Meet Vistegutten: Scientists reconstruct the face of a ‘lonely’ cave

Kane Khanh | Archeaology
January 26, 2024

Meet Vistegutten: Scientists reconstruct the face of a ‘lonely’ cave boy who died in Norway 8,300 years ago

A ‘lonely’ cave boy who died 8,300 years ago in Norway stares at us through the millennia after his features were reconstructed by scientists.

Norway Vistegutten Reconstruction

Vistegutten – Norwegian for ‘the boy from Viste’ – was found in 1907, alone in a stone age cave in Randaberg municipality, western Norway.

Now his face can be seen for the first time since the Mesolithic, after a 3D copy of his skull was used to rebuild his features.

Swedish forensic artist, Oscar Nilsson, completed the work by plotting the depth of the boy’s skin at 32 ‘anatomical landmarks’ on the skull.

He said: ‘These 32 measurements are transferred to pegs that I cut to an exact length, and I glue them to the copy of the skull at the specific anatomical points.

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‘They reflect the approximate tissue depth, customised to the individual. After this, I start reconstructing the face using a plasticine clay.’

The depth of the flesh depends on the age, gender, ethnicity, and weight of the deceased, which is revealed by an analysis of the skeleton.

In this case, measurements were used from modern 15-year-old boys from northern Europe.

When the remains – the oldest complete skeleton found in Norway – was first unearthed, scientists immediately noticed several anomalies.

Despite his age at the time of his death, the teenager was no taller than 125cm (4ft1).

Another unusual feature was the shape of his head, which was elongated with a protruding, rounded forehead.

This was due to having scaphocephaly – a condition whereby the sutures of a baby’s skull fuse before the brain has finished growing, giving the head a misshapen appearance.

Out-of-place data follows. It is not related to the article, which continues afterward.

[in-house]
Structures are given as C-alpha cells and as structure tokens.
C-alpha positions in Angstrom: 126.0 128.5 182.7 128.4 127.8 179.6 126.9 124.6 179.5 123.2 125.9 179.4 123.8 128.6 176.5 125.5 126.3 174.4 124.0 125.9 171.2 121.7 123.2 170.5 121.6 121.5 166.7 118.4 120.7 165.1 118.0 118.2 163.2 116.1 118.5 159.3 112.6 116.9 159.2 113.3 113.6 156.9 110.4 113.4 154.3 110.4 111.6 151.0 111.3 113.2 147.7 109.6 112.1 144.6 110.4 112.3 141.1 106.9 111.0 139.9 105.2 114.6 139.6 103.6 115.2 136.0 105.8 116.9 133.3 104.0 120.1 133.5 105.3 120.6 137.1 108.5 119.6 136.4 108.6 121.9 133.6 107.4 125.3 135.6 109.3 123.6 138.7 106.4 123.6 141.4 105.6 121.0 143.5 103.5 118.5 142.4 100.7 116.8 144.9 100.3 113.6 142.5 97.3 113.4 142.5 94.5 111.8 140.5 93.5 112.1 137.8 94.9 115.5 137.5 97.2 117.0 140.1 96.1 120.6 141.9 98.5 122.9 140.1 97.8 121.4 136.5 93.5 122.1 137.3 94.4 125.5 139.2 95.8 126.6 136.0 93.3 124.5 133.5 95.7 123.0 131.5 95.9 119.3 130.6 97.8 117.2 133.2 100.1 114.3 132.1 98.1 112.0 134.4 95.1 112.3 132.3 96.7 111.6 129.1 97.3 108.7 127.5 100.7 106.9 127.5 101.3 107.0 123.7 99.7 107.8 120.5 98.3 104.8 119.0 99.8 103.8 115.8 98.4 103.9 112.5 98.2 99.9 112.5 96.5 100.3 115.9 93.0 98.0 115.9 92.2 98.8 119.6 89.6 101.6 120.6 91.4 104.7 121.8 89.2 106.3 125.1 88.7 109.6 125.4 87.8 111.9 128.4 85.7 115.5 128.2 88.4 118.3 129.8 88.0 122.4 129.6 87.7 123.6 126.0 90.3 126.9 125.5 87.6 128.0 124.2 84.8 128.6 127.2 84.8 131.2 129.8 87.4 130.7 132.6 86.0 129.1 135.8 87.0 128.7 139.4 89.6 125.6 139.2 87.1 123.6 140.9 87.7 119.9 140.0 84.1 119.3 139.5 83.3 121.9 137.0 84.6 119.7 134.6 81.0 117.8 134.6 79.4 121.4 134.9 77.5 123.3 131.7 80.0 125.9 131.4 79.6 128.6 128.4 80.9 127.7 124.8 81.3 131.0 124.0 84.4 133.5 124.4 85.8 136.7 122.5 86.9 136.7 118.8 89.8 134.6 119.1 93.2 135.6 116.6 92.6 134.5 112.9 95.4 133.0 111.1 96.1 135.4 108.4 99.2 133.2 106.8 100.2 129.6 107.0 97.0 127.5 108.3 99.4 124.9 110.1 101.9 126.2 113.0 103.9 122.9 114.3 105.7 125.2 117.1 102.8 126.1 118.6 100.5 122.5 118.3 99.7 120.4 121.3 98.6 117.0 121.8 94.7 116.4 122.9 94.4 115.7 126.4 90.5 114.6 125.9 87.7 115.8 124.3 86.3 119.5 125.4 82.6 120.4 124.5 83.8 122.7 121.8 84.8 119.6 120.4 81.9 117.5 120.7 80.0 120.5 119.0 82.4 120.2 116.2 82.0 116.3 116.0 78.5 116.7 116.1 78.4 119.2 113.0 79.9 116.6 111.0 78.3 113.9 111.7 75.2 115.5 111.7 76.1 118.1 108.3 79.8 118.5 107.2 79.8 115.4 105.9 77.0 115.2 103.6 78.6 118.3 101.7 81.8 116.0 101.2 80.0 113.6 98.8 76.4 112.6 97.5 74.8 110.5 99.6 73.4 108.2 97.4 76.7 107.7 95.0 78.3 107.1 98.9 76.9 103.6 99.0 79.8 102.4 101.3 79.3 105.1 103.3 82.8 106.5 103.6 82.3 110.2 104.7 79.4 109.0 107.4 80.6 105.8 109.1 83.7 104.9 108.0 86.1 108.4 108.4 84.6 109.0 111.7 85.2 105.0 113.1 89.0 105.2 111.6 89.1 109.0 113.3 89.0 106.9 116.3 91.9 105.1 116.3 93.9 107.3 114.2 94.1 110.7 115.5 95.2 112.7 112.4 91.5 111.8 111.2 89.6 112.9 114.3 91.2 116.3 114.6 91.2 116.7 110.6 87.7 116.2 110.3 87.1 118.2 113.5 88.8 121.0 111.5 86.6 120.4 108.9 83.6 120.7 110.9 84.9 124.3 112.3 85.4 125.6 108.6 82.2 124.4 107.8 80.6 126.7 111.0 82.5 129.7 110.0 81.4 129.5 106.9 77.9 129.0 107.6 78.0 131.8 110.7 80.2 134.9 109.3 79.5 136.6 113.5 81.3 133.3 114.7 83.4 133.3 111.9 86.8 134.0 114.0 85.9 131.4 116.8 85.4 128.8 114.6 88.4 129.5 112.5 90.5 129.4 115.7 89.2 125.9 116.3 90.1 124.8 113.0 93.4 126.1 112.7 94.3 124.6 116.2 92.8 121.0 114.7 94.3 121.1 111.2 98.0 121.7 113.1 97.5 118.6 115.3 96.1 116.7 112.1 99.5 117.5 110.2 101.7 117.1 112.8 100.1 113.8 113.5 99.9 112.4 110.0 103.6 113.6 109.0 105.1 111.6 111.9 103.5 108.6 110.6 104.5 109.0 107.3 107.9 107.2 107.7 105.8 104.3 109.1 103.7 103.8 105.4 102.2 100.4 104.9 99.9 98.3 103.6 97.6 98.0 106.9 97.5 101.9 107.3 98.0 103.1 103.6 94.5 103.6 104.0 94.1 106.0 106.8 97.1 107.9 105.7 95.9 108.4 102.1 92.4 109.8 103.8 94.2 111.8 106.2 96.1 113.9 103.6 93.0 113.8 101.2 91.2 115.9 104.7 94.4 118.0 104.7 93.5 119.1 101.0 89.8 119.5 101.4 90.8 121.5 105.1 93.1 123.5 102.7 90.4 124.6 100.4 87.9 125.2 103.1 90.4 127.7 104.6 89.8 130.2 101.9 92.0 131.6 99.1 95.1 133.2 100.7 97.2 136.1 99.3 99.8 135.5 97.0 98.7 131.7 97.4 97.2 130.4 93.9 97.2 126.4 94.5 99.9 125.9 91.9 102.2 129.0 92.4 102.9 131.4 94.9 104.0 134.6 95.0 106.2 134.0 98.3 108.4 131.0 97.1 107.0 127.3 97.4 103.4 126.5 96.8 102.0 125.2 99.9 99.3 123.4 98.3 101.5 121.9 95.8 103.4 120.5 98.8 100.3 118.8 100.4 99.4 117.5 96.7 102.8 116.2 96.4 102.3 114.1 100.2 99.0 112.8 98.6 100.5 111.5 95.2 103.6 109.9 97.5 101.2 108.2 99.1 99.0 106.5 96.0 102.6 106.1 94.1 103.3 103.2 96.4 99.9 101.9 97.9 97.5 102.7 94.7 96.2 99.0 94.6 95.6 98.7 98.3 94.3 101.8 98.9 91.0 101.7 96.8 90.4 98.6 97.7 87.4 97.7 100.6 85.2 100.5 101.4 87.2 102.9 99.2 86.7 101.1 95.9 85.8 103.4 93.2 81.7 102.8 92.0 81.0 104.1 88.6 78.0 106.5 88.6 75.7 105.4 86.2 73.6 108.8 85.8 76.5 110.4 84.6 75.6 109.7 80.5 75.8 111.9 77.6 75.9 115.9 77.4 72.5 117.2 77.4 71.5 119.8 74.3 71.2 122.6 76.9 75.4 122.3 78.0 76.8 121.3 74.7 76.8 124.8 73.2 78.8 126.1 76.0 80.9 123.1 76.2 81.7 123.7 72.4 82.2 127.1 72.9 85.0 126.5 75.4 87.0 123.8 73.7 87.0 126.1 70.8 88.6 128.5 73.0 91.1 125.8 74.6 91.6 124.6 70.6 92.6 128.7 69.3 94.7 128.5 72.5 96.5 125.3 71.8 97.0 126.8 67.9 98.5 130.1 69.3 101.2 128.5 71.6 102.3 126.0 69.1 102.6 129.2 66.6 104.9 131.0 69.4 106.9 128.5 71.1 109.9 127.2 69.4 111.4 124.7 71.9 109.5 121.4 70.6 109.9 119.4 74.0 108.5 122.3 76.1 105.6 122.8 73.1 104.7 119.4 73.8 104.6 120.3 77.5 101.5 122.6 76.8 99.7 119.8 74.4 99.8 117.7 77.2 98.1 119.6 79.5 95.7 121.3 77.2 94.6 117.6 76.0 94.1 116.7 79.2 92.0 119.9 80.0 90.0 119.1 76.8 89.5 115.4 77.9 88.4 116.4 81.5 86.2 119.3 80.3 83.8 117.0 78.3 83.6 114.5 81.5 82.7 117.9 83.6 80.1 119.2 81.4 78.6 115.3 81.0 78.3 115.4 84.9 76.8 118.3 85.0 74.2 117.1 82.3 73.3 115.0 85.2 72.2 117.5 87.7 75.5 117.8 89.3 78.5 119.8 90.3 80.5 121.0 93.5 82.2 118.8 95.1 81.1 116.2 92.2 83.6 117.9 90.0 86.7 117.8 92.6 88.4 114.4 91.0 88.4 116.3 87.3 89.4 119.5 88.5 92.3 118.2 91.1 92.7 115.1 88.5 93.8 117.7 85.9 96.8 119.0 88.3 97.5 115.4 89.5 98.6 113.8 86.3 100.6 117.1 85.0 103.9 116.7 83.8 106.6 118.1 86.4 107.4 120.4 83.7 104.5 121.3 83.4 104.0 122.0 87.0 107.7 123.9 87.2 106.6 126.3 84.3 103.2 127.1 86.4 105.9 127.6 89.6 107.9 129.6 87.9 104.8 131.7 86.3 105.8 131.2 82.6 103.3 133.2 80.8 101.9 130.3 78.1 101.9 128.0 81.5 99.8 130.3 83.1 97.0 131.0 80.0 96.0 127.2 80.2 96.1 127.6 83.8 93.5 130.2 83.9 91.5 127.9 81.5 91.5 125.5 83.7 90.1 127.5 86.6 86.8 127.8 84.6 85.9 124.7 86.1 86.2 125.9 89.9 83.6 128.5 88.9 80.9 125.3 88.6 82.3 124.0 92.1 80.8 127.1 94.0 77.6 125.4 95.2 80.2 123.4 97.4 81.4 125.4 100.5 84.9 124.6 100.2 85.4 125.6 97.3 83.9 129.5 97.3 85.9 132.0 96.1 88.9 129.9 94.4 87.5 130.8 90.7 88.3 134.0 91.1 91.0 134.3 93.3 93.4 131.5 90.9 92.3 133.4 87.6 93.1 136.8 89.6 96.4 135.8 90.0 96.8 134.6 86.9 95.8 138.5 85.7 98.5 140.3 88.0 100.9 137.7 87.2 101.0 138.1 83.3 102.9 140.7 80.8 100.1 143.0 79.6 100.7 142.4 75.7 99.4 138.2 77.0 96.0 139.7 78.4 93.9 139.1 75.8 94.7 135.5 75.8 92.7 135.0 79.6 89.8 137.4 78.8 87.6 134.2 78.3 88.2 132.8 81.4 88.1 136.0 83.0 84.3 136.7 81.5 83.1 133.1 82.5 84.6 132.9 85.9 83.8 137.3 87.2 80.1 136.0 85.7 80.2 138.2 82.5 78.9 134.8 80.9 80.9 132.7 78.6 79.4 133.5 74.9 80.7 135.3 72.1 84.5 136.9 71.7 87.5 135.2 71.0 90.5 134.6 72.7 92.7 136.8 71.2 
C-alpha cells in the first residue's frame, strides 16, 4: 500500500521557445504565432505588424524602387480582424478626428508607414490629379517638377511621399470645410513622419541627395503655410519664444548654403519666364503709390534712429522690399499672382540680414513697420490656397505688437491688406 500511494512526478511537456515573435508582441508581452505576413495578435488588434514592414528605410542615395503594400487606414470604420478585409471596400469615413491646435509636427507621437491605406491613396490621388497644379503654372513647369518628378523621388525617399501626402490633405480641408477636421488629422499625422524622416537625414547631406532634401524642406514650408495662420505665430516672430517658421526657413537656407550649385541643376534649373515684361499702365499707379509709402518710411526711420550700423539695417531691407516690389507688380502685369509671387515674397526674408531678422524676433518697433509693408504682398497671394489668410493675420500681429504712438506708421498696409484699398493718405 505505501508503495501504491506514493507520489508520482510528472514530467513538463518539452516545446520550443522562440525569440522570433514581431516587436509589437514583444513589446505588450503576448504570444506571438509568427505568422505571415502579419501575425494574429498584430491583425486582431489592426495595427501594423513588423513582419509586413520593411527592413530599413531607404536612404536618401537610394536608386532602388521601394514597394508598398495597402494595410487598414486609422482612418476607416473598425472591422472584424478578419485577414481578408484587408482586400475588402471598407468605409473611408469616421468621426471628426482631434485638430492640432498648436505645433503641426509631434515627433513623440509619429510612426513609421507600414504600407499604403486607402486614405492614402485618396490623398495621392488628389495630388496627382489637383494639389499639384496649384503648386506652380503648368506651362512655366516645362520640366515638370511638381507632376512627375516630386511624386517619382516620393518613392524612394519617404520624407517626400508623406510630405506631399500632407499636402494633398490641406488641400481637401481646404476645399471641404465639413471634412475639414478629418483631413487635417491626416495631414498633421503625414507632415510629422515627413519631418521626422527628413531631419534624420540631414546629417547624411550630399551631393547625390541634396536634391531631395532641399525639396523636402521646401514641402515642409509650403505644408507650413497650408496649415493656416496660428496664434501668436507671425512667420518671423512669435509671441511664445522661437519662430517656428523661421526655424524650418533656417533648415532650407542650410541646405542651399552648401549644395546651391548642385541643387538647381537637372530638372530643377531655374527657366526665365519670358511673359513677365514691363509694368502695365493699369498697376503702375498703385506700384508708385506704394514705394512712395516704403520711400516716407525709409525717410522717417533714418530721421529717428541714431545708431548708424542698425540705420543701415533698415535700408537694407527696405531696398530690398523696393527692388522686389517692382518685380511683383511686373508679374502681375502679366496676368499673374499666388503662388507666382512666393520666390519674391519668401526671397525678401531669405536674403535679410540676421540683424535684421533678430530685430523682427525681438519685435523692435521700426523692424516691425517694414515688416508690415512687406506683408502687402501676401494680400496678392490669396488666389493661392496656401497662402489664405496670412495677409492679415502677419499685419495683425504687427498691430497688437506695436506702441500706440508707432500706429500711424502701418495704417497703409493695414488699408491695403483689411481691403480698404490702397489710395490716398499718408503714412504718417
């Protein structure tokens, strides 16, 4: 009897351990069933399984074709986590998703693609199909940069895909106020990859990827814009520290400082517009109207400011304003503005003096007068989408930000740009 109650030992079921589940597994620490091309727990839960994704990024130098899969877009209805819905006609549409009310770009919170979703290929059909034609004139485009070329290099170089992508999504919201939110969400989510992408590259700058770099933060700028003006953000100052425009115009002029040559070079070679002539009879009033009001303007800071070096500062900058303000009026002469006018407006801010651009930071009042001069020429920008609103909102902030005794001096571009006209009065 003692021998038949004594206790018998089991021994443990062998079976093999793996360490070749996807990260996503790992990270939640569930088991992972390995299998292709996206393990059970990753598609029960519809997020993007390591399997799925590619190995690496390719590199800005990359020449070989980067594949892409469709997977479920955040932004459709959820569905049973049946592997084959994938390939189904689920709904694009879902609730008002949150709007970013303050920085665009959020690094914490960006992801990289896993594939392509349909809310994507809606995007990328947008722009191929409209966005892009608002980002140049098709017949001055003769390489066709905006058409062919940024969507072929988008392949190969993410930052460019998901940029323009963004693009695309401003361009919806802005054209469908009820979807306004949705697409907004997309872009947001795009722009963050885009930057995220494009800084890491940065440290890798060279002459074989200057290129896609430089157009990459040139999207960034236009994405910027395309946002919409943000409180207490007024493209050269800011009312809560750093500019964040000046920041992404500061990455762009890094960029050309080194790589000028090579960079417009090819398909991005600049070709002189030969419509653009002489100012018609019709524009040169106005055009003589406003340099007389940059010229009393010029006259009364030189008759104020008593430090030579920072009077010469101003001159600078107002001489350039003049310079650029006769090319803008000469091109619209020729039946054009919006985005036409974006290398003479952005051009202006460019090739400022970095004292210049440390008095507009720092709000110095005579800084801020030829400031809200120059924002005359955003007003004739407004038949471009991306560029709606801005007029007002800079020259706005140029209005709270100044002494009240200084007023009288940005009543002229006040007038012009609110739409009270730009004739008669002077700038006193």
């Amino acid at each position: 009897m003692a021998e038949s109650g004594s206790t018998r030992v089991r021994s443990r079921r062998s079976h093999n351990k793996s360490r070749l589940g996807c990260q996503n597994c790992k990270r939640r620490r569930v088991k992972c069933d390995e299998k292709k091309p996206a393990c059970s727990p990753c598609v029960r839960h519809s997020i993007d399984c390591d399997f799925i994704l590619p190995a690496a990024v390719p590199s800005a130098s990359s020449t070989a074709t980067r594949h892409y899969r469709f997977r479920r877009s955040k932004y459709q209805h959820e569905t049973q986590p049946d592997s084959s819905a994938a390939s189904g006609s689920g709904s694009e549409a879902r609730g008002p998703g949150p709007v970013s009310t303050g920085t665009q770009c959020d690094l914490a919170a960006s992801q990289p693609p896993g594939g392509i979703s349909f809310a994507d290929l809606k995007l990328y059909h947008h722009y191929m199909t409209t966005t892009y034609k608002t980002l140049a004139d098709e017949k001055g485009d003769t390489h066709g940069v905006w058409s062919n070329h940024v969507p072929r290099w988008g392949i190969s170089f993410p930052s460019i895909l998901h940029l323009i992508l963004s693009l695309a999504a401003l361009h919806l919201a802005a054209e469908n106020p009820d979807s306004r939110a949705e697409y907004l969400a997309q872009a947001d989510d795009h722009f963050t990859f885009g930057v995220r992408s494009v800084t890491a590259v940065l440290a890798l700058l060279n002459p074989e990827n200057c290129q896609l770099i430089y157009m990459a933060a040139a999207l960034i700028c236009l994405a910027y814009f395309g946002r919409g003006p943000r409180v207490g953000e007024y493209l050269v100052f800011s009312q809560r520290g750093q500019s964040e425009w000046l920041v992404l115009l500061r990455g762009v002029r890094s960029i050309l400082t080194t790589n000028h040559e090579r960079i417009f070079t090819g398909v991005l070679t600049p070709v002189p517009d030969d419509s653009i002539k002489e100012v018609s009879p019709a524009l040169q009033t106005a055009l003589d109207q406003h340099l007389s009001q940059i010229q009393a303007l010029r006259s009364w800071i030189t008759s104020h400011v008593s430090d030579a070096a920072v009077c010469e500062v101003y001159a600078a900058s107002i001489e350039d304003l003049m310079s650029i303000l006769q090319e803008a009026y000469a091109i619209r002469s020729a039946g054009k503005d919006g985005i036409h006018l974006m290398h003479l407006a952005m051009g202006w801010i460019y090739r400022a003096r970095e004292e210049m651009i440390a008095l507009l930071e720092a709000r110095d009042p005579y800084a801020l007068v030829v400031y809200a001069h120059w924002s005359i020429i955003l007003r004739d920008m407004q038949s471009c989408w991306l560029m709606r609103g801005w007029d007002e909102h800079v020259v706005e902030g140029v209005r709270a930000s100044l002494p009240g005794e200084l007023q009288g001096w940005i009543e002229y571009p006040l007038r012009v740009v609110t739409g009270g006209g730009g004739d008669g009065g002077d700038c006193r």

Given the boy’s DNA, Mr Nilsson picked a hair colour, eye colour and skin tone that was typical for his time and place.

‘His remains do not seem to have been buried’, Mr Nilsson said. ‘The skeleton’s position suggests he was sitting down, leaning against the wall inside the cave.

‘Did he fall asleep, before he died? No clues to the cause of his death.

‘His loneliness is just speculation from my side, but he was found as the only skeleton at the site.

‘I can’t help but think of a lonely boy, waiting in vain in the cave for friends and family that never show up.’

In reality, he might have been part of a group of 15-20 hunter gatherers, moving around according to the season.

The finished model, complete with period dress and a replica of a fish hook found in his cave, will be displayed at the Hå Gamle Prestegard museum.

Mr Nilssen said: ‘He was found in a cave, and it somehow fulfils our preconceptions of stone age savages, but nothing could be more wrong in my opinion.

‘They were gifted, highly competent people: this is something I want the visitors of the museum to realise.’

Source: daily mail

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Meet Vistegutten: Scientists reconstruct the face of a ‘lonely’ cave boy who died in Norway 8,300 years ago